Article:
The real-life RoboCop! Californian police deploy crime-fighting droids to patrol the streets

The real-life RoboCop! Californian police deploy crime-fighting droids to patrol the streets


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Victoria Bell | The Daily Mail | Source URL

California police have deployed a RoboCop style machine onto the streets to fight crime by monitoring and surveiling streets and parks.

Dubbed the 'HP Robocop', it was unveiled this week by the Huntington Park police department to 'keep a watchful eye on the public'.

Described as an 'autonomous data machine', it is equipped with 360-degree video cameras, which will then be  able to relay video footage to human police.

It will beam this data to police headquarters in order to facilitate fast and safe responses from police officers. 

They were created by Silicon Valley company Knightscope and are being used in select cities around the US at venues including malls, hospitals, stadiums and warehouses, according to the company's website.

The rentable robot cops are also being deployed around New York City, and a security robot has been deployed in a shopping mall, also in downtown Los Angeles.

The device is intended to 'act as an extra set of eyes' and other areas police don't have time to consistently monitor, according to the release.

It will also be able to roll down sidewalks and recite phrases to members of the public, such as 'excuse me' and 'good day to you.'

The force hopes the RoboCop, which has already been patrolling for several weeks, will serve as a deterrent to crime and disruptive activity.

A video released by the city shows the RoboCop rolling down a park sidewalk while making noise before saying, 'Good day to you.'

'I'm very excited that we can officially call on HP RoboCop to help our police officers patrol our city,' Mayor Karina Macias said in the statement. 

'This is a big accomplishment for our city and introducing HP RoboCop shows innovation and the incorporation of new technology.'  

'HP RoboCop's capabilities are extremely impressive.' said City Manager Ricardo Reyes.

 'In particular its ability to use its microphone to deter criminal activity and its mobility to patrol large open spaces.' 

Although authorities say that are raising both eyebrows and questions about privacy issues. 

The robocop-style guard, in Los Angeles for example, are also capable of picking up video footage and sending information back to security headquarters, so they can respond quickly.

The robocop-style guard, in Los Angeles for example, are also capable of picking up video footage and sending information back to security headquarters, so they can respond quickly. Here, the Knightscope robot patrolling LA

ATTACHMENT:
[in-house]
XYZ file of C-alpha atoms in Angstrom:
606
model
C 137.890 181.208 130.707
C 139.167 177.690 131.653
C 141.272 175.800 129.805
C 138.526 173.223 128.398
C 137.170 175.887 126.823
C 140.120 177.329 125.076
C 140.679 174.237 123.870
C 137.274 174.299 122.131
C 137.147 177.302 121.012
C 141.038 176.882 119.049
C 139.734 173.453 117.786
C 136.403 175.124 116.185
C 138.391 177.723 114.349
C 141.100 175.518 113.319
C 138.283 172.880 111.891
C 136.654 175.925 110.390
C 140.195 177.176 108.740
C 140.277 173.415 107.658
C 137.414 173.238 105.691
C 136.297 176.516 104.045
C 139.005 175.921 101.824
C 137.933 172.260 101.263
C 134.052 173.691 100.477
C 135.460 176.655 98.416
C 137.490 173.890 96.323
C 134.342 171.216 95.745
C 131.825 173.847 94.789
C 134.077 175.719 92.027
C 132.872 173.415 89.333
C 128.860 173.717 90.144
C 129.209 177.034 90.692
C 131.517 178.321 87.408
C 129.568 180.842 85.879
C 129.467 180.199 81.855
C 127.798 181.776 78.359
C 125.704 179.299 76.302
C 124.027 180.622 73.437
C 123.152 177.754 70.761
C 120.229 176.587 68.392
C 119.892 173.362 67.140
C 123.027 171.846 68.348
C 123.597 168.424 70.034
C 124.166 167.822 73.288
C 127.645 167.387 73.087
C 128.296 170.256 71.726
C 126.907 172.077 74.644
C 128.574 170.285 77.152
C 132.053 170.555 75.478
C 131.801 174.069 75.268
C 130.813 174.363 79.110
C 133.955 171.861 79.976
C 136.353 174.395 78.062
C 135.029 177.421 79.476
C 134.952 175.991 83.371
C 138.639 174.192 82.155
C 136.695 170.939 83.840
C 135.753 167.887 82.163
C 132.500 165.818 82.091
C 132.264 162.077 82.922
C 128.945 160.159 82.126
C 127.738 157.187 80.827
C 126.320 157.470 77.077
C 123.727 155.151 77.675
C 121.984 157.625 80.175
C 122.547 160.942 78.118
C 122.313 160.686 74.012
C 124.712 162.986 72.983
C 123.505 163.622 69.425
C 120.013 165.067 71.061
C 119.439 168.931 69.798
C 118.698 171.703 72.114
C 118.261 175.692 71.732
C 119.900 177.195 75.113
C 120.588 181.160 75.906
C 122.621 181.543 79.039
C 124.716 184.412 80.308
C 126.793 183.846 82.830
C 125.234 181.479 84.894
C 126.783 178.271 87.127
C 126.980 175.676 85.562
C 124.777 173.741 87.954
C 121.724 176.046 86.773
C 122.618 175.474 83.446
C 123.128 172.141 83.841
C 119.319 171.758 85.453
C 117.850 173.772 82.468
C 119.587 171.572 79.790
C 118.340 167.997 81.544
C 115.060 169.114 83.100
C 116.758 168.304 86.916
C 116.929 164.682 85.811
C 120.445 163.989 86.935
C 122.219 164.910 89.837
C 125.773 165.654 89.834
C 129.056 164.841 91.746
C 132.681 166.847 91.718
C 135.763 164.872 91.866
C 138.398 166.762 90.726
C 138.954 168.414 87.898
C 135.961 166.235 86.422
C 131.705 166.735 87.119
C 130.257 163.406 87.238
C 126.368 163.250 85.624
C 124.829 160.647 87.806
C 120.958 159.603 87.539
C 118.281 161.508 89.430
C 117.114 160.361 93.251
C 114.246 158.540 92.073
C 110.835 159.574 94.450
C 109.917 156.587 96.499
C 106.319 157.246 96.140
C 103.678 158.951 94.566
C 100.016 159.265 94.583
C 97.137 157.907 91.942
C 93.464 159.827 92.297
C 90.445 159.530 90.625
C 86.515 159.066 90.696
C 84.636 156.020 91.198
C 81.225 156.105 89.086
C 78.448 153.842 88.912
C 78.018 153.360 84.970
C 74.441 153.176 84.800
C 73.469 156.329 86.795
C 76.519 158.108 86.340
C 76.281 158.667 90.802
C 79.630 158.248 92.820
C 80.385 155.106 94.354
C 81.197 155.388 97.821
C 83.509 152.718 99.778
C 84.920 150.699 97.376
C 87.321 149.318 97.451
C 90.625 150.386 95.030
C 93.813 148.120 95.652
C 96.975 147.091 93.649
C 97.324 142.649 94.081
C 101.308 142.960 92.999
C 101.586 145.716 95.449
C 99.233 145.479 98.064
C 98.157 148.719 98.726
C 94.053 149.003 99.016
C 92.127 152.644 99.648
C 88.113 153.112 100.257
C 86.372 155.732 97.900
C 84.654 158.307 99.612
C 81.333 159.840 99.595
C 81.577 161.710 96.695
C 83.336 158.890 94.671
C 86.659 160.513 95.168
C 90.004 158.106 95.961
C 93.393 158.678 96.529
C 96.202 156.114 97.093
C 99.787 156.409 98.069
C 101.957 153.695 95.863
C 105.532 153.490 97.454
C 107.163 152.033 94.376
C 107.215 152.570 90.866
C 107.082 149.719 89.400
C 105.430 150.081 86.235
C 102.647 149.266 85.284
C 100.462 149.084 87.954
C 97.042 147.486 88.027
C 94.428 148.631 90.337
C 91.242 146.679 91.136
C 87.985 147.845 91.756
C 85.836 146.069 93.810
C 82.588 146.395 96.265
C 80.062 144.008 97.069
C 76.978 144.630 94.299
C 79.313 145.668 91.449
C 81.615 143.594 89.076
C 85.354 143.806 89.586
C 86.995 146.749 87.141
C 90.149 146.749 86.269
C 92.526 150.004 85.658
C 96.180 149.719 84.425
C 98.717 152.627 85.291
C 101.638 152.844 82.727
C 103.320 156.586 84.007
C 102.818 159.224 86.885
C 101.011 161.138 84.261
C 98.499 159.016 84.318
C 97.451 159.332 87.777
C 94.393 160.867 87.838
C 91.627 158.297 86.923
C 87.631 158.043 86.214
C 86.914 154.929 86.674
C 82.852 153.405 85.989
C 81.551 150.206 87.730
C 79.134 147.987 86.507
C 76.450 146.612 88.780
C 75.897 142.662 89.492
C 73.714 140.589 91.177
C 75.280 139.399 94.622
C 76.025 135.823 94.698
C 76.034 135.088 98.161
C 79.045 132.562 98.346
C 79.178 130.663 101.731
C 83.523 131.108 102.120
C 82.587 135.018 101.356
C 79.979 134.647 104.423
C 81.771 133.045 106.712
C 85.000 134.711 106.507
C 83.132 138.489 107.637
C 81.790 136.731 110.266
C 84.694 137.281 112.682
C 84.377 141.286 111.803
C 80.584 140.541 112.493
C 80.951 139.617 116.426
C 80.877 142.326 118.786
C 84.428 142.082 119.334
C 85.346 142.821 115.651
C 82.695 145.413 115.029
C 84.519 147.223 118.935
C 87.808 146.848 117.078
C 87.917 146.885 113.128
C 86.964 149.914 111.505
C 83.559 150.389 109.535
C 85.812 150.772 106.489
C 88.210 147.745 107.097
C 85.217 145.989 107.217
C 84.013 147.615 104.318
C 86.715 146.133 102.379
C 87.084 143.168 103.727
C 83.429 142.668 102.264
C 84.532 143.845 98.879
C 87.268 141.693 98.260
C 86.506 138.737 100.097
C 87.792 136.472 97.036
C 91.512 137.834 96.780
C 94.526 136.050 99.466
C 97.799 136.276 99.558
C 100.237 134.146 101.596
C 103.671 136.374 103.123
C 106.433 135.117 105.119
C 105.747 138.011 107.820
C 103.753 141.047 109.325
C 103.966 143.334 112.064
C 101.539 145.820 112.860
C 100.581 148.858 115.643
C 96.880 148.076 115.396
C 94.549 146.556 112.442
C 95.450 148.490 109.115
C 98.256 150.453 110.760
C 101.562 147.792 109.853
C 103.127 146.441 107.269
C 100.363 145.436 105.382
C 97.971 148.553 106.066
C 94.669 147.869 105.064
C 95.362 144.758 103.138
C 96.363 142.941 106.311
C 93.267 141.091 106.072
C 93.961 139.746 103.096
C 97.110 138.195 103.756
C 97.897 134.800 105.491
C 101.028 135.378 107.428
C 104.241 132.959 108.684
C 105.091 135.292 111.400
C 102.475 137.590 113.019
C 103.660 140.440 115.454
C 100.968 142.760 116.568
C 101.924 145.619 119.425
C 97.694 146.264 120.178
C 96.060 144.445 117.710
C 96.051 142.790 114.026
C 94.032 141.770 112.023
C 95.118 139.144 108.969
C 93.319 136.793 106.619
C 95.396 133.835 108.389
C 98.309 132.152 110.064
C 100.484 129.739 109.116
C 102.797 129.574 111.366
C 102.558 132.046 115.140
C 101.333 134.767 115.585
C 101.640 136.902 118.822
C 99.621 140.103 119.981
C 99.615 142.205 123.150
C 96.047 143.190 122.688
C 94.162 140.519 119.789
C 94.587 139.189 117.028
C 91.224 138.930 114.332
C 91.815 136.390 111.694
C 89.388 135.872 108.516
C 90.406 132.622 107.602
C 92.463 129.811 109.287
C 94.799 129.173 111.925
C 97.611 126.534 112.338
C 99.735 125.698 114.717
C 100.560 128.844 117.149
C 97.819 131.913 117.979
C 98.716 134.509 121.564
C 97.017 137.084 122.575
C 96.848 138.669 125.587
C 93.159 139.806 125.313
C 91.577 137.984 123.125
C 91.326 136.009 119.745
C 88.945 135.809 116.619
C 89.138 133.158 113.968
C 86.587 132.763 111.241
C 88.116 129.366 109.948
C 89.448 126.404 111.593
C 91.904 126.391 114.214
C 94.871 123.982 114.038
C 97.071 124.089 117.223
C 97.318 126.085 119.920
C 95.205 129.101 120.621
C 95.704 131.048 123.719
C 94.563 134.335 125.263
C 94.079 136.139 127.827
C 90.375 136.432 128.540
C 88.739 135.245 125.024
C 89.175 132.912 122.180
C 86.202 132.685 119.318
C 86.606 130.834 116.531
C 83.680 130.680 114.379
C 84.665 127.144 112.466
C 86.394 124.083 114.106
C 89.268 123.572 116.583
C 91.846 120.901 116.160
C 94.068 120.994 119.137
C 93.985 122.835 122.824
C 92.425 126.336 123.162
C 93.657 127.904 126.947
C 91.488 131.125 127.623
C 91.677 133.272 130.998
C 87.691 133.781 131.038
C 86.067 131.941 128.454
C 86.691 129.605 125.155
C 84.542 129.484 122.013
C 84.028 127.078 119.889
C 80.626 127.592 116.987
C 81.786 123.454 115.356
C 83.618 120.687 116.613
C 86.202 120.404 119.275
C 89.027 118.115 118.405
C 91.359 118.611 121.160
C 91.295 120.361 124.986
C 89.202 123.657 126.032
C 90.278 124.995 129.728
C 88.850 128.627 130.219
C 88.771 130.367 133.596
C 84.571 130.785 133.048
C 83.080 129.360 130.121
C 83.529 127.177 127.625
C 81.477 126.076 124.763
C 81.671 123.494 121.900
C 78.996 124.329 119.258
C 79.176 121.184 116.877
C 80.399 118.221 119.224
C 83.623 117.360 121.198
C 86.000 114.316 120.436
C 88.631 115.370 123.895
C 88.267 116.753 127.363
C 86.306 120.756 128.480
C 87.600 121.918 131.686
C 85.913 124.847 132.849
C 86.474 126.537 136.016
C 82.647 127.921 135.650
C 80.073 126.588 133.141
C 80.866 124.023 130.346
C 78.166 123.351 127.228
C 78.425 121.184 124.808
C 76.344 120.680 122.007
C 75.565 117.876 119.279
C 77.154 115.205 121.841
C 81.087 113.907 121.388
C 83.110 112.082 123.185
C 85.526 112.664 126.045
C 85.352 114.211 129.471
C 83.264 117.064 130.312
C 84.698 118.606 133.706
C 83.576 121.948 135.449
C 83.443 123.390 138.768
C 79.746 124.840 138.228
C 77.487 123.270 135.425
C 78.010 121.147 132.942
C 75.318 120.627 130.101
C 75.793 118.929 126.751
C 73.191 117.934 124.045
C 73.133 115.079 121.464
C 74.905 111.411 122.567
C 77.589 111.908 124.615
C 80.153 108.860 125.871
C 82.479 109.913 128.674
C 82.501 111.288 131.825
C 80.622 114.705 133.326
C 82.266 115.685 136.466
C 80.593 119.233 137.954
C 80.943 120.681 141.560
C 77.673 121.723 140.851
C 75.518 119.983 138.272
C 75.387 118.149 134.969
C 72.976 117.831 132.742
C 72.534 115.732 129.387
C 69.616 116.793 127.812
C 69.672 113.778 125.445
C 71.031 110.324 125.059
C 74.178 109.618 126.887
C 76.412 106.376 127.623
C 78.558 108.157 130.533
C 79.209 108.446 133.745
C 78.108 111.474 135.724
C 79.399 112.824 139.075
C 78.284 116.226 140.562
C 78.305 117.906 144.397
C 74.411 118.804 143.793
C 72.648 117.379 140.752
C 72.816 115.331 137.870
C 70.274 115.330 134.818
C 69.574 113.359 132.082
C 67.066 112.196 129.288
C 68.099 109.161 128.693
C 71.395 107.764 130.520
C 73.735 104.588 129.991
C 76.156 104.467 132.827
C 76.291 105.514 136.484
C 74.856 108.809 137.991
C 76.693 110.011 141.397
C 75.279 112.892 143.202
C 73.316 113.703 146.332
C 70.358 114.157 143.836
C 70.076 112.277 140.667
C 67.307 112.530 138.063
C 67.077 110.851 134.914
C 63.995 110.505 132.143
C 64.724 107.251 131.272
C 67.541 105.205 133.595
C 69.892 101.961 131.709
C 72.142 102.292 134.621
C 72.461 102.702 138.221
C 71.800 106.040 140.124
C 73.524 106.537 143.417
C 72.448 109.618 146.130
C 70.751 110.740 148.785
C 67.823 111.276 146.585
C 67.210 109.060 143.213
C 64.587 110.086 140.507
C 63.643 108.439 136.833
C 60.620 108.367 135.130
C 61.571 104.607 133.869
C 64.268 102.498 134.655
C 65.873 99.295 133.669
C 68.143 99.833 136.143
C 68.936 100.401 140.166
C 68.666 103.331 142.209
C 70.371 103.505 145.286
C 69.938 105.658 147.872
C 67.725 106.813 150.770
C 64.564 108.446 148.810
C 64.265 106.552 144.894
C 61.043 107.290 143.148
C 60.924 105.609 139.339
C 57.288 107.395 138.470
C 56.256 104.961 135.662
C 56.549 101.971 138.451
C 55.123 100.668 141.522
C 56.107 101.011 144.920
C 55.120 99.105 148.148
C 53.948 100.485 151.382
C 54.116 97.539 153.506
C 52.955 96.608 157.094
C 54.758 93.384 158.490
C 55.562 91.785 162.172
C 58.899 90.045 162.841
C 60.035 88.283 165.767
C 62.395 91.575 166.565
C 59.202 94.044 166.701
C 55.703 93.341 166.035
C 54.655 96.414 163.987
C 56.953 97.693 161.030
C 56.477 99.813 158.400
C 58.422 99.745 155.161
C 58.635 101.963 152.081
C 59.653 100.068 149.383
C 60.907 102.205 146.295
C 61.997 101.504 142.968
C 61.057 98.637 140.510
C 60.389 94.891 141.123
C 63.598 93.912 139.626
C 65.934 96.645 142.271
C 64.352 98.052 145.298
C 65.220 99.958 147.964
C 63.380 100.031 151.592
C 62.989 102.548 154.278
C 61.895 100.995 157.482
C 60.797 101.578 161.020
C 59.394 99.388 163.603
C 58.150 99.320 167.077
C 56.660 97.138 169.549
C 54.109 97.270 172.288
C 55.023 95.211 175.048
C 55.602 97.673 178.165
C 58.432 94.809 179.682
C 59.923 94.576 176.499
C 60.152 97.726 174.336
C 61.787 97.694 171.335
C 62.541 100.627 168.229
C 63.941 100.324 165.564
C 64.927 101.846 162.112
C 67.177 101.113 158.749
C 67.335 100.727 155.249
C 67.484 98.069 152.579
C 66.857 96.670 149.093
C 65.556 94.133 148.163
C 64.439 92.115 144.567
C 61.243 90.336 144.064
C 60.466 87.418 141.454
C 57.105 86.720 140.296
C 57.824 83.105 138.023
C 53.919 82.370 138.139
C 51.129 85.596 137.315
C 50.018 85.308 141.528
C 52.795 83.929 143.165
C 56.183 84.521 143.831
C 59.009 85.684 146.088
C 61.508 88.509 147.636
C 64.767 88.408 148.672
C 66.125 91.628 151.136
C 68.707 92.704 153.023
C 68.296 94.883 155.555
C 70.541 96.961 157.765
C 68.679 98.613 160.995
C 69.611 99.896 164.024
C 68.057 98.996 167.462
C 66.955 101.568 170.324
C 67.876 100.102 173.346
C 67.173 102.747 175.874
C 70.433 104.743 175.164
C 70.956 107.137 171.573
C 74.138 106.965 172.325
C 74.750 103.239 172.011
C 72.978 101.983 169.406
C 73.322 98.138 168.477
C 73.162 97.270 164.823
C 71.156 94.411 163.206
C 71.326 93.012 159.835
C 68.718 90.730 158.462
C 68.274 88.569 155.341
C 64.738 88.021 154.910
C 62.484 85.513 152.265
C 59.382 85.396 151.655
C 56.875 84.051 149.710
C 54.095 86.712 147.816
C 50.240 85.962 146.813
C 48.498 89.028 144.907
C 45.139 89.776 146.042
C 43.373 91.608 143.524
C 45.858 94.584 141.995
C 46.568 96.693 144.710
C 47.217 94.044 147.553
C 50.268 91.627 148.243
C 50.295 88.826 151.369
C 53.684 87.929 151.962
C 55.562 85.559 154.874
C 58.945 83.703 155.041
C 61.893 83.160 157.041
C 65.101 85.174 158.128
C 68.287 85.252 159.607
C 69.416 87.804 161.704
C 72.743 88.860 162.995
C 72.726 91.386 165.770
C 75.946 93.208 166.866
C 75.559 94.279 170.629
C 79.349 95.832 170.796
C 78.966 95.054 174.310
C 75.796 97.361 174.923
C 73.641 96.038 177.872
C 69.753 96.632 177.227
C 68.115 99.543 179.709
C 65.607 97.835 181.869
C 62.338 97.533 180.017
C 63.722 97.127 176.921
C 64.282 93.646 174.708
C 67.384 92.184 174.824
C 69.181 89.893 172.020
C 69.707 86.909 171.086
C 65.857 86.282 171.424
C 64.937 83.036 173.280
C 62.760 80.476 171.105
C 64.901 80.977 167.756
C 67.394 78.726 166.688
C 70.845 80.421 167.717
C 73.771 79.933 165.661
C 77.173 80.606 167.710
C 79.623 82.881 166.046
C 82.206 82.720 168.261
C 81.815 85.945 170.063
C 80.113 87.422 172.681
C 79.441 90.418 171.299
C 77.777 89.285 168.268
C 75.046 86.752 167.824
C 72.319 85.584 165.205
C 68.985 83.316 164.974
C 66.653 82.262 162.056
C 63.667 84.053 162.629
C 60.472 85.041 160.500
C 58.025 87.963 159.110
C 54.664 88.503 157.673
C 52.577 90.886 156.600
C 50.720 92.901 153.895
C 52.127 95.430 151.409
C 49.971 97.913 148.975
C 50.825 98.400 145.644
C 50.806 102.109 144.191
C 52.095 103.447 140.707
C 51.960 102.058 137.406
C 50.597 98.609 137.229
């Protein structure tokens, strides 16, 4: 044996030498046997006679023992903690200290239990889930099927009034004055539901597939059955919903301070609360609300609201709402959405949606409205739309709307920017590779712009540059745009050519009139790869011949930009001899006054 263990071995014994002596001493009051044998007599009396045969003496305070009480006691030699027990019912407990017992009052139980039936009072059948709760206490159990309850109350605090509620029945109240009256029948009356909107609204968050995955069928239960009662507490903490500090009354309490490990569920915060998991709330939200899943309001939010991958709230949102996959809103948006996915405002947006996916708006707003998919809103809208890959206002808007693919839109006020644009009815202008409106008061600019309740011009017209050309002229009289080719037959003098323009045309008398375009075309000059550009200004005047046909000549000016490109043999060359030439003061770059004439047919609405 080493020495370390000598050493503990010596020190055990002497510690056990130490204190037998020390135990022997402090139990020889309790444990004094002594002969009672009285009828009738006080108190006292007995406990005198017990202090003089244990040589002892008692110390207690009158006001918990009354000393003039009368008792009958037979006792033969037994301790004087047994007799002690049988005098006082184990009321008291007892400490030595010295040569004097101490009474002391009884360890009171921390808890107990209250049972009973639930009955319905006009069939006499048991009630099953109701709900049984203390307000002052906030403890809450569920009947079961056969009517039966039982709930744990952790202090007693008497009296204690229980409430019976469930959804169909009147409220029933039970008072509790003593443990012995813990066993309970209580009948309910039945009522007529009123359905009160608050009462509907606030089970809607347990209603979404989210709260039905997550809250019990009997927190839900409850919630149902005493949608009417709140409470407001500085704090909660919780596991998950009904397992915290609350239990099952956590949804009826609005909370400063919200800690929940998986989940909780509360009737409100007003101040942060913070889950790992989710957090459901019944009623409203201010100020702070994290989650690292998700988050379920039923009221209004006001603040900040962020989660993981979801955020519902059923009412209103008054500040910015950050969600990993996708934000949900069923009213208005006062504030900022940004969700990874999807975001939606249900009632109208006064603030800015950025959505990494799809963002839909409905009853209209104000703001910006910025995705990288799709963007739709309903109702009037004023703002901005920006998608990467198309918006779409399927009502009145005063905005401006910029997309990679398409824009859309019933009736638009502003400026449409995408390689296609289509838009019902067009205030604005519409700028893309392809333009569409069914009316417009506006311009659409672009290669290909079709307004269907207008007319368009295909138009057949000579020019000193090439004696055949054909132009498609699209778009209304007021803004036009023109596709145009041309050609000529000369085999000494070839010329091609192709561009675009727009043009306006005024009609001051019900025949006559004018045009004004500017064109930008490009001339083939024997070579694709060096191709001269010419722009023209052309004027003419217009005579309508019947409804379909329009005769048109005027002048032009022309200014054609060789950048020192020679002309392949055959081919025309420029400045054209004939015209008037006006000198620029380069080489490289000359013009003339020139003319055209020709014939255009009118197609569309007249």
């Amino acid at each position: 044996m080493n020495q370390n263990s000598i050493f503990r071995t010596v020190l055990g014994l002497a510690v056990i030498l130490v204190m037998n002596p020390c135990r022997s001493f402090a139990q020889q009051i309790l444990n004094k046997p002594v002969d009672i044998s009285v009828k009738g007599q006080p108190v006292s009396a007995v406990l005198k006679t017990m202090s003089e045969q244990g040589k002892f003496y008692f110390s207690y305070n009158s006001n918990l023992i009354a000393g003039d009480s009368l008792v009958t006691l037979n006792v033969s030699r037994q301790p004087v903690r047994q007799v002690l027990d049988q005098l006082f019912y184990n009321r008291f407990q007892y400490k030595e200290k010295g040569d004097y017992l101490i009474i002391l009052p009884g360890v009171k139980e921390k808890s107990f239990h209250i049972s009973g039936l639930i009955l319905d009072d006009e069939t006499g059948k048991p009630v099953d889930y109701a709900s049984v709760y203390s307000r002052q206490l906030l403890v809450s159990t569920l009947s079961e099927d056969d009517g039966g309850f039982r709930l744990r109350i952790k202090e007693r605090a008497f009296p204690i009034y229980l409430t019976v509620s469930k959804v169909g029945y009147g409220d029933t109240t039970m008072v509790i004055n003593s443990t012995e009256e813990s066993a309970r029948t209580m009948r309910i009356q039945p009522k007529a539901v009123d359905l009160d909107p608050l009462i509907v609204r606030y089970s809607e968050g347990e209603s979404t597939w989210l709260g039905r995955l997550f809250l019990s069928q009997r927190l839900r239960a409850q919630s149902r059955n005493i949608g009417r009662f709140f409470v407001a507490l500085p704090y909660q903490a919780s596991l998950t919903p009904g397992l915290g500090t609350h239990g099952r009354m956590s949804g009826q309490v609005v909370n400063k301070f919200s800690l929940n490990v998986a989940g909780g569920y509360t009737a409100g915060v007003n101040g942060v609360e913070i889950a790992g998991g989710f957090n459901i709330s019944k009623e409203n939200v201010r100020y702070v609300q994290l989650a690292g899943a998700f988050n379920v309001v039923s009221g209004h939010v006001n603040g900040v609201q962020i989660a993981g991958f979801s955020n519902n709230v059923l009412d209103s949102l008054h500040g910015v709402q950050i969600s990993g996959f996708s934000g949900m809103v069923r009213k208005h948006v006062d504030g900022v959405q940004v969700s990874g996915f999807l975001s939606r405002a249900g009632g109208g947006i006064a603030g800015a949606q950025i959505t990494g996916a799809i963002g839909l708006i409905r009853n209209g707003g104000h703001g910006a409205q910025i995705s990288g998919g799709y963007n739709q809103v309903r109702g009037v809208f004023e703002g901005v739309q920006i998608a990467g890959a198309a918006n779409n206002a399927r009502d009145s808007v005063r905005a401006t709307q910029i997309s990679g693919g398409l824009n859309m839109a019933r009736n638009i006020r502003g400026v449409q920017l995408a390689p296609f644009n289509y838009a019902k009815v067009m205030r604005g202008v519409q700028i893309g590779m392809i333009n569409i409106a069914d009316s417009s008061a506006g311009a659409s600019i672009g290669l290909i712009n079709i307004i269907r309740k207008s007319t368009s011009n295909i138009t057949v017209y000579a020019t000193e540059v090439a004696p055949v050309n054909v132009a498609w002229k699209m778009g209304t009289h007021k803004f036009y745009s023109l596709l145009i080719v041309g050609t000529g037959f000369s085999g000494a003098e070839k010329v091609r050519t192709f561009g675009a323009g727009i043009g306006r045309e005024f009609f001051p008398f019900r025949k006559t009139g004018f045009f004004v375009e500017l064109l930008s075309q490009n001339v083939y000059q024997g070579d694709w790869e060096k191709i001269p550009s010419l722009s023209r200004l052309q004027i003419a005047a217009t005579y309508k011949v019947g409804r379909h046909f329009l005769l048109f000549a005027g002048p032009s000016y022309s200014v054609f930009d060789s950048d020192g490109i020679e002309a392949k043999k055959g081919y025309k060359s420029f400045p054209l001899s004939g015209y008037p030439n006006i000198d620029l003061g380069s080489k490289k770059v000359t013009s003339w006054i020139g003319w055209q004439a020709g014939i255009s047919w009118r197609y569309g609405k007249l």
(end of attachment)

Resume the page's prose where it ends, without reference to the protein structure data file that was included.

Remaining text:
The robots been deployed under dangerous bridges in San Francisco, crime-ridden public parking lots, and homeless encampments to identify criminals without putting law enforcement at risk

It is equipped with a 360-degree cameras, WiFi, sensing units and can stream live video, read license plates and detect people, the objective being to differentiate between a harmless passerby and a possible criminal. 

'In the wrong hands, people could like… reboot it or something,' said Far Rockaway resident Jose Rodriguez. 

But Knightscope insist that the information is secured and is only seen by the security agency controlling the robot. 


WHAT ARE THE KNIGHTSCOPE ROBOTS? 

The Knightscope robots are said to be rentable for between $6 to $12 an hour. 

The benefit of the robots, said company CEO Li, is that they can help scale up law enforcement personnel.  

'You can’t keep adding more people, and we’re going to add more people and more officers. It’s not going to happen. Society literally can’t afford this,' he said.

So far, Knightscope said that the robots have helped security personnel catch an accused sexual predator, a robbery suspect and a vandal.


WHAT HAPPENED WHEN THE ROBOTS WERE TESTED AT LA GUARDIA AIRPORT IN NEW YORK?

In September, when the New York Post reported that the robots were being used at LaGuardia, traditional airport security staff scoffed at their new robot counterparts because they were creepy and ineffective. 

The robots, which had been in use for three months at that point, were meant to help warn off illegal cabdrivers and scammers.  

Actual security personnel said that the very cabdrivers the robots were supposed to get rid of, just walked around the robots with their new fares. 

Meanwhile, a female security guard said that the things kept bothering flyers and that she's even had to ward off a robot with a luggage cart after it had crept up on her. 

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